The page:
was successfully added to your cart.


Did you know that when you have a fresh chalkboard you should prime it? If you don’t prime it and you draw on a fresh surface, you run the risk of having┬áthat image never coming off. If you don’t prime a board, even if you spend hours trying to clean off the art, there will still be a faint trace. I’ve seen it happen- it’s not pretty!

Priming a chalkboard is extremely easy and makes your surface look weathered. Some people call priming “seasoning” or other fancy terms, but it’s all the same thing.

To prime a chalkboard:

2015-11-05 16.02.22

Step 1: Find or make your surface. I painted this door with TWO coats of chalkboard paint. I tried to make my strokes even and clean and all in one direction.

2015-11-05 16.05.33

Step 2: Using the side of a piece of chalk (NOT the tip), cover the surface of your chalkboard. Originally, I was only going to do these rectangles on the door, but I ended up doing the whole thing. Seriously, cover the whole thing.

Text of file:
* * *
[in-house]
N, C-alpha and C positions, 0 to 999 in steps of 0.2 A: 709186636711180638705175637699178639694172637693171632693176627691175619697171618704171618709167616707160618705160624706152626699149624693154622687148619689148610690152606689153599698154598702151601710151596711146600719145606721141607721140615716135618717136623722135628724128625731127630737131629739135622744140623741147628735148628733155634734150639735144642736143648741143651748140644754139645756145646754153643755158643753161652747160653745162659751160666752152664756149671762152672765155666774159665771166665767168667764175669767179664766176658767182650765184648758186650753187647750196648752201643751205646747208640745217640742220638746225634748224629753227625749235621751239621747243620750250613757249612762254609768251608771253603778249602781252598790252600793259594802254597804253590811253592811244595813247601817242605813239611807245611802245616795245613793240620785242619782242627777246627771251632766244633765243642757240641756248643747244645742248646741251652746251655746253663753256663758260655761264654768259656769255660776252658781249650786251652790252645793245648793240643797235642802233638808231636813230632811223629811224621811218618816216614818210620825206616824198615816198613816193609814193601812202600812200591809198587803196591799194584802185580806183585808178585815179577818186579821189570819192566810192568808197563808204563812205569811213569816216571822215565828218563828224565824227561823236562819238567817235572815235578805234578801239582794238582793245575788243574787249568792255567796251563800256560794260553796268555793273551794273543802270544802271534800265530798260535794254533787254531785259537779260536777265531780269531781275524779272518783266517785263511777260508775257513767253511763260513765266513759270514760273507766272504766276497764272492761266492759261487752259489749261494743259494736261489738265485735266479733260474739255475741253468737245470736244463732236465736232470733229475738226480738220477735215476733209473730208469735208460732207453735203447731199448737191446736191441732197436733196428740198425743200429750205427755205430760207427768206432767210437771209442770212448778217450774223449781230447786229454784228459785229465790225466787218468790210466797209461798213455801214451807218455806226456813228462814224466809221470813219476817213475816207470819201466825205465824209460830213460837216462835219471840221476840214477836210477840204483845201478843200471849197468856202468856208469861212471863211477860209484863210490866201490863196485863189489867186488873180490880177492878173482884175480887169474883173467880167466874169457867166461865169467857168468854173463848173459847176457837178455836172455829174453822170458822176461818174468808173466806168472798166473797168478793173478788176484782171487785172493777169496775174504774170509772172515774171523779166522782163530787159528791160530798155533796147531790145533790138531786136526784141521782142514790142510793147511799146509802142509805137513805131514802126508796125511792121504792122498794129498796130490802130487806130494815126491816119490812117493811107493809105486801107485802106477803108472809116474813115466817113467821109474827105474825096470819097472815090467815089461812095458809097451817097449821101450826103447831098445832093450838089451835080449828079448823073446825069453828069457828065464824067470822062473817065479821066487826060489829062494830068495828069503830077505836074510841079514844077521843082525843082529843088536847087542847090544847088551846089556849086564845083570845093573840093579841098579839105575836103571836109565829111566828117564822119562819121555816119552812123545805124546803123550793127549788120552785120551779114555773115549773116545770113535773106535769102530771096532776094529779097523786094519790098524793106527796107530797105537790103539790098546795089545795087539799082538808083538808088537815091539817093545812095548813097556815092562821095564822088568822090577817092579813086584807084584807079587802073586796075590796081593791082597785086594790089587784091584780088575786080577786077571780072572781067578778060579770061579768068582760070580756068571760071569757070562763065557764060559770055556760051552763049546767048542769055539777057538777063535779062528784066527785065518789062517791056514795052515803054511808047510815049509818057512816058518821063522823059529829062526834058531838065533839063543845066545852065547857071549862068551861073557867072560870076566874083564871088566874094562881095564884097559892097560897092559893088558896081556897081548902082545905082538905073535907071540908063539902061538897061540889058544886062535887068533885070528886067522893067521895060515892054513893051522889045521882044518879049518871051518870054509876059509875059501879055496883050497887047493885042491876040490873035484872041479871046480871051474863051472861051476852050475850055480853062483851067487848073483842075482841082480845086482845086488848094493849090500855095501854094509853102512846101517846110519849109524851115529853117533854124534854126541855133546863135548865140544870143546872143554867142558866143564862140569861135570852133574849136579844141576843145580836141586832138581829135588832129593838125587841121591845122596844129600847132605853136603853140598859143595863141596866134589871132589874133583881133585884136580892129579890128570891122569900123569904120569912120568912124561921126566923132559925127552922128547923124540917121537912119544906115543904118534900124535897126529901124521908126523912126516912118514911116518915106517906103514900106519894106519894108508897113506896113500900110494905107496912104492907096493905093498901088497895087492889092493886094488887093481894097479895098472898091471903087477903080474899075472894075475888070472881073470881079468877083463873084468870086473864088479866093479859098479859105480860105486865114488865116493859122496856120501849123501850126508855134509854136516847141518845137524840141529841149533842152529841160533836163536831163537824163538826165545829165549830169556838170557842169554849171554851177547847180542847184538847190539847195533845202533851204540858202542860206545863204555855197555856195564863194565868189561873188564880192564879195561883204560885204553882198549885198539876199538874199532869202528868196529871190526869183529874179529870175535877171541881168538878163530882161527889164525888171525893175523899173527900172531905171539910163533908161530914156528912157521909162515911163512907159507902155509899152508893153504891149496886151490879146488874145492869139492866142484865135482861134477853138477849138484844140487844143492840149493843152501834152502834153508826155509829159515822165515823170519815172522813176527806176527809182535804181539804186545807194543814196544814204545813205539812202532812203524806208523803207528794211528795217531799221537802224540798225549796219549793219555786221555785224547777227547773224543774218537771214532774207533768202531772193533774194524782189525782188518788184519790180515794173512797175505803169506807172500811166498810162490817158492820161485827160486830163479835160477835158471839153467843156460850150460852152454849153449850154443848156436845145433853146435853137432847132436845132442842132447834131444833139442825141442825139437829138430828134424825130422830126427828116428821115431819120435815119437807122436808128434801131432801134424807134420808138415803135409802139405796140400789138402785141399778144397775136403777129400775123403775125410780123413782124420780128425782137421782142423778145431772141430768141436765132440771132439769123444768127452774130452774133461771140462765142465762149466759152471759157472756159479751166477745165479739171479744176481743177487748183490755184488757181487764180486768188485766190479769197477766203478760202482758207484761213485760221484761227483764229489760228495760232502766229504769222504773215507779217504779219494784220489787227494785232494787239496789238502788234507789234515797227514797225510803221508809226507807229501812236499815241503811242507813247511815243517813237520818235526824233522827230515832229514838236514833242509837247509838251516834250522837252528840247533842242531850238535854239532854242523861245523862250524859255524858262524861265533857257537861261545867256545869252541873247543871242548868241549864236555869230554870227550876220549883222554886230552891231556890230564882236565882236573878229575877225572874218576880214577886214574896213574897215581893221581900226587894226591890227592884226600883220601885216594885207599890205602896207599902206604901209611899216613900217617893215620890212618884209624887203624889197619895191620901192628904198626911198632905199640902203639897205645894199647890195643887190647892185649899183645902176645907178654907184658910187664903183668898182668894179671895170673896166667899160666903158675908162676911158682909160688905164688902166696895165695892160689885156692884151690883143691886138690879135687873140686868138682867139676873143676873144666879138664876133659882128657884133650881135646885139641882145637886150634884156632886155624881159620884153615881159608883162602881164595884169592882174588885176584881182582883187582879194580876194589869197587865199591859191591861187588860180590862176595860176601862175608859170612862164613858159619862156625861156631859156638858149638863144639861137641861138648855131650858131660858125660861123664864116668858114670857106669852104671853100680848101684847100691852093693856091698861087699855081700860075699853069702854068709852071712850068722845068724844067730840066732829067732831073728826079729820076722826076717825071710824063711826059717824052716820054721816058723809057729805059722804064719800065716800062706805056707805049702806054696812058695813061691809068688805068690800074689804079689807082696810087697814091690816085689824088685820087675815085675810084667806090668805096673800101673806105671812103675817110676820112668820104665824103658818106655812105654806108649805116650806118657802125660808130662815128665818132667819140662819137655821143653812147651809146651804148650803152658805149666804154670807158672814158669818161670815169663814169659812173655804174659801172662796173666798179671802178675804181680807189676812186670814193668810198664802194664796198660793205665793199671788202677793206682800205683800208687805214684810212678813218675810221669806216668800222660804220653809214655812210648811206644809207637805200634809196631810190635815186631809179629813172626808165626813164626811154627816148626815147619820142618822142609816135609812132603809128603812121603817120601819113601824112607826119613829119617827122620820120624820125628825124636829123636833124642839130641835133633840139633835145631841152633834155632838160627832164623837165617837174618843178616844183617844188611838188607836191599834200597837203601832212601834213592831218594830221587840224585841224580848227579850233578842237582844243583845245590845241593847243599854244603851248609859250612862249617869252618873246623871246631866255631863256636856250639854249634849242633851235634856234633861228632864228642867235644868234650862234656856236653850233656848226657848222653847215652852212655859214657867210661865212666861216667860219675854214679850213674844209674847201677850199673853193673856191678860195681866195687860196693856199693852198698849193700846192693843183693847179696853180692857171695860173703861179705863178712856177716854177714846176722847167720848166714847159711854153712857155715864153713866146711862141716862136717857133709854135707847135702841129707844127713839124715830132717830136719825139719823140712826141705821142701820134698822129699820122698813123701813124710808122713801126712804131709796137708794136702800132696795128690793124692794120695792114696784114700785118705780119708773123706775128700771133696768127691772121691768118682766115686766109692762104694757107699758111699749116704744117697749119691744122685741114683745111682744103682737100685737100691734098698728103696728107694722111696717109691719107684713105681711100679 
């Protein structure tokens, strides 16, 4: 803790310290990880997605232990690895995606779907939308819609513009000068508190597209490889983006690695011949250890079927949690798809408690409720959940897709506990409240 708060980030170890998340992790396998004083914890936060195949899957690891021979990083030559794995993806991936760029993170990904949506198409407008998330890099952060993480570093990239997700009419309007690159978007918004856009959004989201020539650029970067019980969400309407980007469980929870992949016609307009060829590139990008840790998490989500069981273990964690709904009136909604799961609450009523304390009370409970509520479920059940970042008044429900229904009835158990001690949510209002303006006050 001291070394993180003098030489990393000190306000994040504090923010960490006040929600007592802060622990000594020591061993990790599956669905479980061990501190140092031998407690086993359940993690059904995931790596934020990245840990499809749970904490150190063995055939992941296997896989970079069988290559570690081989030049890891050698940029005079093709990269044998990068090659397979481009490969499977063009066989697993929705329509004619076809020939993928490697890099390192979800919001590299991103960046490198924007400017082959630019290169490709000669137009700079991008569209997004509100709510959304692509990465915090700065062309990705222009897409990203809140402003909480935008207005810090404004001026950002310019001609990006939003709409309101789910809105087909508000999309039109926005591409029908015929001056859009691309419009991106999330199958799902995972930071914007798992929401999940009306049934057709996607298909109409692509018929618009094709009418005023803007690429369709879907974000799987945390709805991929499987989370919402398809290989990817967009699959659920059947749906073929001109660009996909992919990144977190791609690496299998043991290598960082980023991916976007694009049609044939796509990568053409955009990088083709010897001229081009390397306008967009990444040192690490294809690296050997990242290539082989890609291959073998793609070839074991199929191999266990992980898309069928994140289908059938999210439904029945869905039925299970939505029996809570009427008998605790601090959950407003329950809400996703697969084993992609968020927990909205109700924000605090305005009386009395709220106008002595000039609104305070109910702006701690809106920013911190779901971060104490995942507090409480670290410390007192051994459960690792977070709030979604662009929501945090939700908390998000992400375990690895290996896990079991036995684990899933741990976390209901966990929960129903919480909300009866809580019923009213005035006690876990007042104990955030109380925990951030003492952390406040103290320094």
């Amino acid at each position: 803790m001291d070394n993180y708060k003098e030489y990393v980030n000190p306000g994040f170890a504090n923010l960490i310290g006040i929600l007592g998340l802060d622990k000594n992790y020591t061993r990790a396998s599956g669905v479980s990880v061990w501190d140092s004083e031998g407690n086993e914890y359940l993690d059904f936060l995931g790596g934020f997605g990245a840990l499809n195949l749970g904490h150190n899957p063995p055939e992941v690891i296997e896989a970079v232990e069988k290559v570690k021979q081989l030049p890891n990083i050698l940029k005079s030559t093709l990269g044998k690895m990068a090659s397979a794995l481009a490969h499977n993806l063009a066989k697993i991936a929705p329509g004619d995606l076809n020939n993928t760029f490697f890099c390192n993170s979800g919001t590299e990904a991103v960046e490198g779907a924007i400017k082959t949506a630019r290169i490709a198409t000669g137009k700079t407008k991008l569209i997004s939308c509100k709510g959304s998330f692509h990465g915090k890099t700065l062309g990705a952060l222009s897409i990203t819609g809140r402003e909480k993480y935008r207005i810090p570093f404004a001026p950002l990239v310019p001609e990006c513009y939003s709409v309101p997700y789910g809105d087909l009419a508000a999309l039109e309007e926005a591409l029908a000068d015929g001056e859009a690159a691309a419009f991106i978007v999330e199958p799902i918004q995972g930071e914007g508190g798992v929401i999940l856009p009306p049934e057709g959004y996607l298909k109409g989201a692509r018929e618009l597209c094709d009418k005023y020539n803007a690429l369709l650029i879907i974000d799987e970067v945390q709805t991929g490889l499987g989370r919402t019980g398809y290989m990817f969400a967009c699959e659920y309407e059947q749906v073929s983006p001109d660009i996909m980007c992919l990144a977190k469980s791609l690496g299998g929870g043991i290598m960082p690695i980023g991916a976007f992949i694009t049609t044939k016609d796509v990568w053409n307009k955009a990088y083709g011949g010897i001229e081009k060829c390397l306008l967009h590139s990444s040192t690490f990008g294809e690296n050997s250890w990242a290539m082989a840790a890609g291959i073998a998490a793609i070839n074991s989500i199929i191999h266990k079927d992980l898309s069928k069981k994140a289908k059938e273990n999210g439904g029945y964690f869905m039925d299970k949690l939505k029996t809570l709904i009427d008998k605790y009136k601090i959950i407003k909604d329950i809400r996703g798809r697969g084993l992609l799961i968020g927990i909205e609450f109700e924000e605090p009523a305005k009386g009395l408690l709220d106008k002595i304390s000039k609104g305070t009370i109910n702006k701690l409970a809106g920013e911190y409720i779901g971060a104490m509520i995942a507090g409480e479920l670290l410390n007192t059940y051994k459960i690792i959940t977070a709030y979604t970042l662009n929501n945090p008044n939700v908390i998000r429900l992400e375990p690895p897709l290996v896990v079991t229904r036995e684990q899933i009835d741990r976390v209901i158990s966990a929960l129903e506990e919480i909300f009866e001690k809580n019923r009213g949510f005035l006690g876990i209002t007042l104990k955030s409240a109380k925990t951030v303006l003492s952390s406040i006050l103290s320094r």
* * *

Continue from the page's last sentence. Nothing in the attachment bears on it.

2015-11-05 16.05.53

Detail of the covered surface.

2015-11-05 16.08.52

Step 3: Using a DRY, soft cloth, rub at all of the chalk you just put on the door. It will make the chalkboard look dusty, but that’s okay. I rubbed it in small, circular motions. The reason for doing this is you’re shoving chalk particles into the little crevices of the chalkboard, which prevents an image from “burning” into the board permanently, because there’s stuff already there.

2015-11-05 16.13.09

Step 4: Now you’re ready to draw! Your surface should look a little weathered, but that just adds to the charm of the media.

2015-11-05 17.27.59

Step 5: Decorate that chalkboard!

This post was written by Georgia Chalk Artists Guild member Katie Bush. Click here to see her website and learn more about her chalk art!


About gachalkartists

The Georgia Chalk Artists Guild is an association of professional chalk artists who aim to promote the awareness and education of chalk as an artistic medium, and to provide resources for the public to connect with Georgia chalk artists.